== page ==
Milwaukee Bucks: All-Time Greatest 15 Man Roster

7 of 17

Kareem Abdul-Jabbar (Lew Alcindor) – Center

Words by Ti Windisch

Whether you first knew him as Lew Alcindor or Kareem Abdul-Jabbar, there is no denying the greatness of one of the best centers the NBA has ever known. It’s easy to forget how great Kareem really was considering the what have you done for me lately nature of the modern NBA, but being easy doesn’t make forgetting Kareem any less foolish.

Kareem’s list of accomplishments puts him in a different category of NBA greatness due to his insane longevity. I mean, the man totaled six championships on two different teams over a 17 year span, won Finals MVP twice, league MVP six times, was an All-Star 19 times, made the first or second All-NBA team fifteen times, made one of the All-Defensive teams eleven times, won three titles in college and leads the entire NBA (and the Bucks franchise) in scoring.

Chew on that one for a second. Kareem took home Finals MVPs fourteen seasons apart— once during year three of the Nixon presidency, once during year five of the Reagan presidency. -Bill Simmons

So you could say he was pretty good. Or that he’s the greatest player in NBA history, a claim you don’t hear too often despite Kareem having a solid case. But this piece isn’t about comparing Kareem Abdul-Jabbar to other legends, it’s about what he accomplished in his own right.

And he accomplished quite a bit. Kareem managed to average 24.6 points, 11.2 rebounds, 2.7 blocks, and 3.6 assists per game over 20 NBA seasons. He managed a (rounded) average of 25/11/4/3 over two freaking decades!

Those would be crazy numbers for a player’s peak! Kareem’s peak is absolutely otherworldly, by the way–from his rookie season until 1980 he averaged 28.3 points, 14.4 rebounds, 3.5 blocks, 4.5 assists and 1.2 steals per game. Those numbers speak to the pure domination that was Kareem Abdul-Jabbar in his prime.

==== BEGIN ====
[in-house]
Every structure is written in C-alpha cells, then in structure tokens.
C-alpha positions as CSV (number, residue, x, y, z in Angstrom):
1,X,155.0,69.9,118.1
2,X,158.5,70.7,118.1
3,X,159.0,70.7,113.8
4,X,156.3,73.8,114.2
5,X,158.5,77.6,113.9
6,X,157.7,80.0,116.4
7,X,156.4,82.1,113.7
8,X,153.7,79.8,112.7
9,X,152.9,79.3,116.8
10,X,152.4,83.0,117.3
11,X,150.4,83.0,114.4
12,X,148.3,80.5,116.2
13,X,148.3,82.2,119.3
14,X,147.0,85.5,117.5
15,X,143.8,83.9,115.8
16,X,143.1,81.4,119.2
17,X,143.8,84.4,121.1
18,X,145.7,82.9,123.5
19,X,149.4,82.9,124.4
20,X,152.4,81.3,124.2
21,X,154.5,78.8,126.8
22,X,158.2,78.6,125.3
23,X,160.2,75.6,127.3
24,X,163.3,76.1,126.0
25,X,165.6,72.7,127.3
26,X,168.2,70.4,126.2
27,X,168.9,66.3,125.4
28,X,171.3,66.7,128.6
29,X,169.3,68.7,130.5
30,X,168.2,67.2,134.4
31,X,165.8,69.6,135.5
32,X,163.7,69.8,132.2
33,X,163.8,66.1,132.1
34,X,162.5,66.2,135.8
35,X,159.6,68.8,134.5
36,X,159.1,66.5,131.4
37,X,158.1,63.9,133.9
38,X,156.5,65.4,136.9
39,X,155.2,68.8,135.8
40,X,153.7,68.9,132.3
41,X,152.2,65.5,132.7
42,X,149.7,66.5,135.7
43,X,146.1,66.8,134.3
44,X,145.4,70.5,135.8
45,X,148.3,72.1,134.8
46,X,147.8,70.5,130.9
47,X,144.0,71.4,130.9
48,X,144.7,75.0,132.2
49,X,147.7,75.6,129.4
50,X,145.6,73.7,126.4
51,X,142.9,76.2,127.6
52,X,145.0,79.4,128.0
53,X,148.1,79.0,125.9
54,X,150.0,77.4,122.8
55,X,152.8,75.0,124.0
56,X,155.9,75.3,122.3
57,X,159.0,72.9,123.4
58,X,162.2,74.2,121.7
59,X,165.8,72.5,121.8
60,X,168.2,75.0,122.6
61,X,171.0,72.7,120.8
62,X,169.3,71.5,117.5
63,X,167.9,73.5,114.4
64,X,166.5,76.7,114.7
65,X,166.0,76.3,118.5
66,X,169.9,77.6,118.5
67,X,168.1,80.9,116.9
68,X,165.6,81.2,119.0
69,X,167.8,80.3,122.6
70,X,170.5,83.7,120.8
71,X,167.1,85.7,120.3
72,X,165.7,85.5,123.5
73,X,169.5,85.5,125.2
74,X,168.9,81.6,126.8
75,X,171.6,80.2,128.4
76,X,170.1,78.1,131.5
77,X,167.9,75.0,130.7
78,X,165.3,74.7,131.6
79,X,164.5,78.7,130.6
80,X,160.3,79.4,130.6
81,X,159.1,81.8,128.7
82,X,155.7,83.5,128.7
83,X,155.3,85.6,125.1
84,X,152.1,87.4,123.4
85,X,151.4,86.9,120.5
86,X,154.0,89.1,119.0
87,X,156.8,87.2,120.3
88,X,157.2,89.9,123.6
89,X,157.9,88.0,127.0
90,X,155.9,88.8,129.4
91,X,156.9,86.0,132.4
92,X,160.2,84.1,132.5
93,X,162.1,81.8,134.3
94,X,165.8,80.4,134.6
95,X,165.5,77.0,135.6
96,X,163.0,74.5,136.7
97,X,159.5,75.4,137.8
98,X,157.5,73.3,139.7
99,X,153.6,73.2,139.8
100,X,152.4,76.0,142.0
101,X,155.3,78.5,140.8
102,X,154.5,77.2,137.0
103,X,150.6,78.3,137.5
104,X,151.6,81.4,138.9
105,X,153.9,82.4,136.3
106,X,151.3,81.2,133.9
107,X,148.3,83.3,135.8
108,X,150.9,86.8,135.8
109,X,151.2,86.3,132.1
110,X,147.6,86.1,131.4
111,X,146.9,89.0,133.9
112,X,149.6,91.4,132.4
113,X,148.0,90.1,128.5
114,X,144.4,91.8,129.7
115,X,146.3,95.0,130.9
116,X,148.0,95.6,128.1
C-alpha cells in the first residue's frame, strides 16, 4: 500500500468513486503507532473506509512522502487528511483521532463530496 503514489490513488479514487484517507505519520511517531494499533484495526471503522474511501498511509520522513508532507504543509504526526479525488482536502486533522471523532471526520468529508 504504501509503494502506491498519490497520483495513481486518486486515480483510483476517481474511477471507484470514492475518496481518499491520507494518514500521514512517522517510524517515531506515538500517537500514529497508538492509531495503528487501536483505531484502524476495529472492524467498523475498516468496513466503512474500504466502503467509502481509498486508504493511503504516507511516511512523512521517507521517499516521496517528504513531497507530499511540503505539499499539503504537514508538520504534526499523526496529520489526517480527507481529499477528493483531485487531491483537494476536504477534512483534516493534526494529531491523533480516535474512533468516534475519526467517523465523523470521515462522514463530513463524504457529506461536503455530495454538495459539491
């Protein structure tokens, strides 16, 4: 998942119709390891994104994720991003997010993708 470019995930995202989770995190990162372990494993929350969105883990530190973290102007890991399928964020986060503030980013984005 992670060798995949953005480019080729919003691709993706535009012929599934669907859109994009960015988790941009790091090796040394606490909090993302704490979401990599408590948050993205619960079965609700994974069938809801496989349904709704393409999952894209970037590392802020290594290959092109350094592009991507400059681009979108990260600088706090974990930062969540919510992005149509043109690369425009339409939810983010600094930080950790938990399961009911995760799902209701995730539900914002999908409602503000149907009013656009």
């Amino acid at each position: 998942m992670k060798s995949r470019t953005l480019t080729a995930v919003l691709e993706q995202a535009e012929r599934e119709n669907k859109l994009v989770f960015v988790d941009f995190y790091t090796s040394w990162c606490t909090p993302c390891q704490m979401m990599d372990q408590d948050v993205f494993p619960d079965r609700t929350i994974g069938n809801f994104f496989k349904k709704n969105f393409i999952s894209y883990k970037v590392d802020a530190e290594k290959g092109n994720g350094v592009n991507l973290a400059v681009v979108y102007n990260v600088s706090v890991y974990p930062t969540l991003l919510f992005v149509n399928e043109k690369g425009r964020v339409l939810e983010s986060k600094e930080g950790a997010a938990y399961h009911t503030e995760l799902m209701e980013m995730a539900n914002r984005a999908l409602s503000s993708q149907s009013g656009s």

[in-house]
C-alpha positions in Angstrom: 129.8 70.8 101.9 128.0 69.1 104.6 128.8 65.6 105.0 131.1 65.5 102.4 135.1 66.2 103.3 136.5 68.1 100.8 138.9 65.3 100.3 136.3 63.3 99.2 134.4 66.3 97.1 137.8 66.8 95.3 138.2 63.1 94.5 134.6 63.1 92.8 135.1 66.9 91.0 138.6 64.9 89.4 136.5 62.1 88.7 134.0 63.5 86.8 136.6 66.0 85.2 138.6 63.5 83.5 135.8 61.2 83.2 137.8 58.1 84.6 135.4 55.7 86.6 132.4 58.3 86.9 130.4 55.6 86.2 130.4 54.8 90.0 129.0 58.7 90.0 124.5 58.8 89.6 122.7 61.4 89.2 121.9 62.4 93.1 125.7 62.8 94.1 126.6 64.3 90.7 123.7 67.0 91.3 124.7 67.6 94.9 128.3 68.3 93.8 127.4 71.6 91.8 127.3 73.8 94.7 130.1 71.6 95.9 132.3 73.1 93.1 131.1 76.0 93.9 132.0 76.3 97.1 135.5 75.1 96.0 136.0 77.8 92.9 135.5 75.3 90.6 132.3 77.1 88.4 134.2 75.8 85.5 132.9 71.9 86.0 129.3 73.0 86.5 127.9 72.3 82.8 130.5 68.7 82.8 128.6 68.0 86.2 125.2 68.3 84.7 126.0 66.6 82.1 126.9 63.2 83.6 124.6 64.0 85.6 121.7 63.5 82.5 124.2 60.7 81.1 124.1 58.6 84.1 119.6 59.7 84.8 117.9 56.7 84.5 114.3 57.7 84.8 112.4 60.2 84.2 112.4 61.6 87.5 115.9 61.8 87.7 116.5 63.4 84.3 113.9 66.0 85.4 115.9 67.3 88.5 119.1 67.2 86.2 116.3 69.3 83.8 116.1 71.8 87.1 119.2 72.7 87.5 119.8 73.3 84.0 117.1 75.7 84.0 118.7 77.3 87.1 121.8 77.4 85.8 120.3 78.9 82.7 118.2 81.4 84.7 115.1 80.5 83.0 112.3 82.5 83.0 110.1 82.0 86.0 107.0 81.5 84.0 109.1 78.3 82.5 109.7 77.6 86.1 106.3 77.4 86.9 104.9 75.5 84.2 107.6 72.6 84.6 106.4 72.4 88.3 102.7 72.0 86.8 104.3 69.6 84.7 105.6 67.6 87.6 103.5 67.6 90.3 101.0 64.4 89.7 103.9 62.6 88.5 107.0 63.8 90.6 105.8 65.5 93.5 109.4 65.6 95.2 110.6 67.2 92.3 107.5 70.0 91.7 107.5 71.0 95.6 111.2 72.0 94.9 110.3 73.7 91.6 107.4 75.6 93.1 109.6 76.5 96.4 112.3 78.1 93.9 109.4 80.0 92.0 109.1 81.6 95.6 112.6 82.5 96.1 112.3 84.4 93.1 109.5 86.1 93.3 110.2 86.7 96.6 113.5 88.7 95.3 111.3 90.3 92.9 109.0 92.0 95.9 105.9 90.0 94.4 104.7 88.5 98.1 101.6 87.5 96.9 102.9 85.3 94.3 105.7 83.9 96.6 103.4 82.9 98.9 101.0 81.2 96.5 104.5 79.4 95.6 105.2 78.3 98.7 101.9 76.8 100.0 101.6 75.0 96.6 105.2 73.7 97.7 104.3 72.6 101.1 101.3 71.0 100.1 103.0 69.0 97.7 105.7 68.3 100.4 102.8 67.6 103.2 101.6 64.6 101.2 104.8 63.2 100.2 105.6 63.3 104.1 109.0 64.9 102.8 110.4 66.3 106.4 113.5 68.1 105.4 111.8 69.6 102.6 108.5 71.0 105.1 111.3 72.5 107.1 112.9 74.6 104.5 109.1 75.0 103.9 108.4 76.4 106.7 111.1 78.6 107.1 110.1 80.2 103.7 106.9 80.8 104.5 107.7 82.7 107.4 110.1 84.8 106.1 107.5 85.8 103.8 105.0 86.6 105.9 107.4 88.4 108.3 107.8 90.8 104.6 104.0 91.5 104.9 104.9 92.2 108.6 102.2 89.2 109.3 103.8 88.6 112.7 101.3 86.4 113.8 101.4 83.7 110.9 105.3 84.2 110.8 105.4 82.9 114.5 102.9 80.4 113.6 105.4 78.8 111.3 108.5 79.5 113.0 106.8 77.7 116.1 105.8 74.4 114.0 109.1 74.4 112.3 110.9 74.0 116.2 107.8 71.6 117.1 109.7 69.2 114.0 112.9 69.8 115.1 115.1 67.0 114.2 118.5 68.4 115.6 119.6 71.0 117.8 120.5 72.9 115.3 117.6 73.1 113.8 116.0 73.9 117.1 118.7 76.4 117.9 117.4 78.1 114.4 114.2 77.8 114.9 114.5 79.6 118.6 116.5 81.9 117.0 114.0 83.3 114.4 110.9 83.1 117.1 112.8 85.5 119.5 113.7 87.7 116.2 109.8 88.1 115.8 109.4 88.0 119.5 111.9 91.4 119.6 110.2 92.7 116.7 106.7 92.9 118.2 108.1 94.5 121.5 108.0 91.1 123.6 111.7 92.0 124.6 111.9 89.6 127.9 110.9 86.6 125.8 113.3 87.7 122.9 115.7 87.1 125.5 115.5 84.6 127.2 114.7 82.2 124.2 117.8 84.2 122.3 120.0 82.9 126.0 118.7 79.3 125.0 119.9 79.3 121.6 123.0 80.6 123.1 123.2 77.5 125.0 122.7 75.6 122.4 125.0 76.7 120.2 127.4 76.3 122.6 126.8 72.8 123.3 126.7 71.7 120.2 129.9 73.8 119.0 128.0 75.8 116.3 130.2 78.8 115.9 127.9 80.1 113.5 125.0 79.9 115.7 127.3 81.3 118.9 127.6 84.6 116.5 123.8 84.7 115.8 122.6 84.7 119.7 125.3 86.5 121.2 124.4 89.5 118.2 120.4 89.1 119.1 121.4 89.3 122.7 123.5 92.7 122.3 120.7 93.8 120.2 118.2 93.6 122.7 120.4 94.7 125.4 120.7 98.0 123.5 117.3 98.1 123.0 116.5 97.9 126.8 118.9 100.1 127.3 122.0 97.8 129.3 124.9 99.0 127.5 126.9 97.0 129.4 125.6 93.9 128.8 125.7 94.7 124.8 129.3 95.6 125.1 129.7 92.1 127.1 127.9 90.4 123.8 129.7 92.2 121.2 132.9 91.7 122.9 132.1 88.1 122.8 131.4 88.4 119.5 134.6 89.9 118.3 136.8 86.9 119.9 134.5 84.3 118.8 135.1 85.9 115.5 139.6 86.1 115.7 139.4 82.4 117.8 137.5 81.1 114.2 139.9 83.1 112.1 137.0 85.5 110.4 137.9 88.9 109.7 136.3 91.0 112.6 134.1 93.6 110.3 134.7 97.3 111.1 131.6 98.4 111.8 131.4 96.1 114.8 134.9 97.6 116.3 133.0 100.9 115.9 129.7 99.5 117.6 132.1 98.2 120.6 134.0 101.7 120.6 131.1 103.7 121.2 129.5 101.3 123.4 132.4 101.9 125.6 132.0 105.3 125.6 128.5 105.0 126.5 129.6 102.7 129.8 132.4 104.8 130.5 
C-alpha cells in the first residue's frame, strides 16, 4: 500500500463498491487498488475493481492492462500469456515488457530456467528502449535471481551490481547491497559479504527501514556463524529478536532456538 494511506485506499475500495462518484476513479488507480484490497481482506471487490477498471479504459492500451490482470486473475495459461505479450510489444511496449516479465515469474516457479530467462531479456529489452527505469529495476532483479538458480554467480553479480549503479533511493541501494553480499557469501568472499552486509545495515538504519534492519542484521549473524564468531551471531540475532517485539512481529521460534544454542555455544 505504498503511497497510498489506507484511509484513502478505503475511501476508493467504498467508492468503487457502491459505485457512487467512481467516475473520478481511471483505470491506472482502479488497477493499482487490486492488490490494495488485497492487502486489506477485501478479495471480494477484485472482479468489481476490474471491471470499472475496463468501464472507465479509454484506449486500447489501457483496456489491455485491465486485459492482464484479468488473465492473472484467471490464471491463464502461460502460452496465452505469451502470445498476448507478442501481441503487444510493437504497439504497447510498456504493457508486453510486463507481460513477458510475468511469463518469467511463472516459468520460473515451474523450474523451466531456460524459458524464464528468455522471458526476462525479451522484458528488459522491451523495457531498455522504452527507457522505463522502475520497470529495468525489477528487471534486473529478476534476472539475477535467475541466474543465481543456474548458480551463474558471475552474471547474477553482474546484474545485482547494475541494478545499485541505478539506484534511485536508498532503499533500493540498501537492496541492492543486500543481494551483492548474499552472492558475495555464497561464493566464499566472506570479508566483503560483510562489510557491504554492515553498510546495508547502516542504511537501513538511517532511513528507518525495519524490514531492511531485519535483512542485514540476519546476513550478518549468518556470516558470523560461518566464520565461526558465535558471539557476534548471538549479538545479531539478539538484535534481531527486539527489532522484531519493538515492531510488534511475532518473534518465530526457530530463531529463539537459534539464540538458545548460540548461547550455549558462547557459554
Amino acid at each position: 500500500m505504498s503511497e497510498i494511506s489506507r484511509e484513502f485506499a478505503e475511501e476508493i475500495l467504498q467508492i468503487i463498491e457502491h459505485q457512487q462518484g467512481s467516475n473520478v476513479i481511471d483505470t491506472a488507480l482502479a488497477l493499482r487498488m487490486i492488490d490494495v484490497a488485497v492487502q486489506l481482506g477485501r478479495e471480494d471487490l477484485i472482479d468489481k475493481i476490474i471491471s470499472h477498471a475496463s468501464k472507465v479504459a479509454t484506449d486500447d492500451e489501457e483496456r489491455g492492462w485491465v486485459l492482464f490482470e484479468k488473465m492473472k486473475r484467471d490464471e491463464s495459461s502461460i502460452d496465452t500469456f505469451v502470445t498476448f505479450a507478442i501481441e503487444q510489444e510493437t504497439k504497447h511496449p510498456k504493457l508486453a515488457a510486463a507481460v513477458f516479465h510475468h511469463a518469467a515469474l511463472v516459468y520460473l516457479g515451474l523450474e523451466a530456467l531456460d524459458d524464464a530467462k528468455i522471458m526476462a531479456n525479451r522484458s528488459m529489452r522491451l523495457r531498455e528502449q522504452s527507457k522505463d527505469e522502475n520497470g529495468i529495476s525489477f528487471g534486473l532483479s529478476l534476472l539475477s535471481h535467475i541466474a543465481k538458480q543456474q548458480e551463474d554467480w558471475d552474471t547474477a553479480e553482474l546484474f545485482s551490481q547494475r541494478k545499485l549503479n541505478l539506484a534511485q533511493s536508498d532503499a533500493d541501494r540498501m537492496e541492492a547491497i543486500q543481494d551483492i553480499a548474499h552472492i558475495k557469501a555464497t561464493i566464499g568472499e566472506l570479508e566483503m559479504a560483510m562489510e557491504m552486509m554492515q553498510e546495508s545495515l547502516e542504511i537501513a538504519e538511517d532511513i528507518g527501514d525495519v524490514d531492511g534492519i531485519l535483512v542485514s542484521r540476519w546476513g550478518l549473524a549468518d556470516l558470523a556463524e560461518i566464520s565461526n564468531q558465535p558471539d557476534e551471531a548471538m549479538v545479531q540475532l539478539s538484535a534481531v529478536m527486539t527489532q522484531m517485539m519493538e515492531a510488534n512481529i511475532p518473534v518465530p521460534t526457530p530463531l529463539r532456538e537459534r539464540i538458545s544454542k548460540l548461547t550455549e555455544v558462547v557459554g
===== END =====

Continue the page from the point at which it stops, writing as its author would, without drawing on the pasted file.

“Why judge anymore? When a man has broken records, won championships, endured tremendous criticism and responsibility, why judge? Let’s toast him as the greatest player ever.” – Pat Riley

Nearly everything Kareem did would eventually become iconic. His signature skyhook is perhaps along with Hakeem Olajuwon’s Dream Shake the most legendary and unblockable move in NBA history. His acting cameo helped make “Airplane” one of the best comedies the world will ever know.

He gave the Bucks their first and to this point only title, and began the era of Lakers championship basketball that has only ended with the decline of Kobe Bryant in the past few seasons. Kareem, like Michael Jordan after him and Bill Russell before him, was the NBA for most of his career during it.

Did he have great teammates and legendary competition? Of course. But Kareem was both literally and metaphorically bigger than anyone else in terms of impact on the game, despite his well-documented dislike of the press.

“You know, Kareem dominated our league for two decades.” – Isiah Thomas

Any lists that attempt to rank the top five or ten players in NBA history and leave Kareem Abdul-Jabbar off of the top five have immediately lost their credibility in my opinion–Kareem is just too great to be ignored. But you don’t have to take my word for it.

Other NBA legends seem to feel the same way, and some even more strongly about Kareem’s legacy. Isiah Thomas thinks leaving Kareem off of a top one list is foolish:

"“If they say the numbers don’t lie, then Kareem is the greatest ever to play the game,” Thomas said. “And I’m a big proponent of that. … No disrespect to Jordan, but he won in the ’90s. And if the ’80s are the golden era, then the person who dominated the NBA in the ’80s and the ’70s was Kareem Abdul-Jabbar.”"

Julius Irving feels similarly about Abdul-Jabbar’s legacy and place at the top of the NBA pantheon:

"“In terms of players all-time, Kareem is still the number one guy. He’s the guy you gotta start your franchise with.”"

Mind you, these aren’t quotes from Kareem’s last season or within a few years of his retirement. Thomas shared that sentiment with the Chicago Tribune in 2012 and Dr. J made his claim in a Grantland interview in 2013.

So even though both of those certified NBA legends had a decade to reflect on Jordan’s legacy, they still firmly believe that Kareem comes in on top. (I know I said I wouldn’t get caught up in rankings before, but seriously, if you think Kareem isn’t on basketball’s Mt. Rushmore then you don’t know basketball).

Kareem Abdul-Jabbar had a career like no other. He managed to achieve the rare trifecta of having the championship trophies, the untouchable statistics and the unbelievable longevity that no other NBA player since Bill Russell has really reached before or after.

Kareem needs to be recognized as not just the greatest Bucks but as one of the greatest NBA players to ever suit up in the Association. He’s earned it.

Next: Sam Cassell